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By brennen
#48163
So I've tried to figure out how to do this, but I'm coming up blank. I'm working on a hand-held device that will have a coin-cell lithium battery on board. The battery will likely be visible, and I was wondering if it's possible to turn that into a touch sensor. Given the fact that every article and app note on capacitive sensing doesn't have an active source hooked up to the sensing circuitry, I haven't had much luck with internet searches.

I thought that maybe putting a DC-blocking capacitor in series with the battery might allow me to make some sort of brief measurement at the instant that somebody touched the sensor by using some sort of capacitive sensing. Any ideas?
By saipan59
#48172
I'm assuming that the device will be running from the battery.
If so, I think making a touch-sensor out of it will be difficult, because the 'touch-signal' will be common-mode with your power supply.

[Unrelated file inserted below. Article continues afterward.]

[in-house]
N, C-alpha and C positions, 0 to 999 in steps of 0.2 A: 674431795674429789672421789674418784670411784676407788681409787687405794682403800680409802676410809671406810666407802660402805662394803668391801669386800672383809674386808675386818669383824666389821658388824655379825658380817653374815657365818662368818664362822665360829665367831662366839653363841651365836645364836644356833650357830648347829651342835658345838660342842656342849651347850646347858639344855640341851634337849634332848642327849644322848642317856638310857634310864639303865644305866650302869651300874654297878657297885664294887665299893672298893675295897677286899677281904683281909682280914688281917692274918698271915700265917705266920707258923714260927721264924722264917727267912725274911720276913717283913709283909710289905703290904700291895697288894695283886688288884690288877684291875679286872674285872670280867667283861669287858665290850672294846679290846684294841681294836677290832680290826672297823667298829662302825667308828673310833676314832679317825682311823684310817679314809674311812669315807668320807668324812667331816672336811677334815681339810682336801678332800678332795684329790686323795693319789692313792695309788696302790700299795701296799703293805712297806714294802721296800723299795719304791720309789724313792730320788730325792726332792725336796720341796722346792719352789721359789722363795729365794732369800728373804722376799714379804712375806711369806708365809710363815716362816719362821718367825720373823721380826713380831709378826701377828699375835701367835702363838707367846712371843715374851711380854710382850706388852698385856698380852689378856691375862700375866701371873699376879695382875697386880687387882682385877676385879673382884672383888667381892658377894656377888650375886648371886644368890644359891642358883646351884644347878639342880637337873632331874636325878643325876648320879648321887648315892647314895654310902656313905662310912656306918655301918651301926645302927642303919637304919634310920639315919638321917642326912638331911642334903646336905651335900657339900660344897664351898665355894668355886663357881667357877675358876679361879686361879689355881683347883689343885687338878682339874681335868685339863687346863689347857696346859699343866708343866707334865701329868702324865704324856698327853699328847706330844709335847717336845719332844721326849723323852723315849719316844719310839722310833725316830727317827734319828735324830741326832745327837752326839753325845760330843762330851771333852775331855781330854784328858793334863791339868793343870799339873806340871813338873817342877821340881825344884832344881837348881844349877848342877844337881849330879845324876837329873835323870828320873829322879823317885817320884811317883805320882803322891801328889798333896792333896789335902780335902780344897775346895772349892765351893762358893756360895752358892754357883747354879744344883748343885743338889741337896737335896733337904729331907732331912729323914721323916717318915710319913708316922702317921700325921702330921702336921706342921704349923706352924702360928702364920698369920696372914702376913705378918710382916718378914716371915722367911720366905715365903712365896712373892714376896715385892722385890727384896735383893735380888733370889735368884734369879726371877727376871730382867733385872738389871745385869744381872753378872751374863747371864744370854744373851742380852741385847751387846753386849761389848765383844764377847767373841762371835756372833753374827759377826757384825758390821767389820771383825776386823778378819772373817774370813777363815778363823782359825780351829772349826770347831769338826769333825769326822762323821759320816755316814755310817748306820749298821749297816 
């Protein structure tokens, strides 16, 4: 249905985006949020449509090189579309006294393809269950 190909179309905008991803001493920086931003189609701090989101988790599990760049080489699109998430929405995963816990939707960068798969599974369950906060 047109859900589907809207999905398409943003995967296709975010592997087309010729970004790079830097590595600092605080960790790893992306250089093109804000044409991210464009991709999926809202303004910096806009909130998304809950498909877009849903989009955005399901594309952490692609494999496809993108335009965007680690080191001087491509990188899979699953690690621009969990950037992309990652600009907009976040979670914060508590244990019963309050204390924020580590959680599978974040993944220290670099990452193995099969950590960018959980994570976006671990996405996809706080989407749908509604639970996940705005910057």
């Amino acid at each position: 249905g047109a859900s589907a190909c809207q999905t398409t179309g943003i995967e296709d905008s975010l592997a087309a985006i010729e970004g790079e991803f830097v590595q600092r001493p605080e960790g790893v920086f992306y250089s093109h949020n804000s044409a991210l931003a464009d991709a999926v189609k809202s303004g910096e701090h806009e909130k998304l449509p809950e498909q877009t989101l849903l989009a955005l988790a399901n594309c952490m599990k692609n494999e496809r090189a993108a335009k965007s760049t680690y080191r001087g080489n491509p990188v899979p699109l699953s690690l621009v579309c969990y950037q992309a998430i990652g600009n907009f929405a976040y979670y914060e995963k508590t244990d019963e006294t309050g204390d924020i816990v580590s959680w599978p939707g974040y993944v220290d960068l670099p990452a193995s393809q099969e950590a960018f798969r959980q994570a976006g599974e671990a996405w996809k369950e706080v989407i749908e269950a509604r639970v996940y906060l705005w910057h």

Or, the battery will be a relatively low impedance, and you would really like to have the touch sensor input be high impedance.

Pete
User avatar
By leon_heller
#48175
Microchip has application notes on using standard PICs for touch sensor applications. If you need an MCU you might as well do it that way. You need a couple of metal pads covered with plastic, IIRC.

Leon
By brennen
#48178
leon_heller wrote:Microchip has application notes on using standard PICs for touch sensor applications. If you need an MCU you might as well do it that way. You need a couple of metal pads covered with plastic, IIRC.
I've read their app notes on creating capacitive sensors, but unfortunately this seems to be a special case. The way they did it, I would end up shorting two voltage sources together, which is not a good thing to do. The only way to use their app notes is to isolate the supply voltage of the battery, but still somehow read the capacitance across it (which is why I had thought of maybe putting a DC-blocking cap in series with the battery).

My goal is to actually use the case of the battery as the touch sensor, instead of creating pads on the PCB. If I can't get the former to work, though, I will move on with the latter, since it's considerably easier to figure out.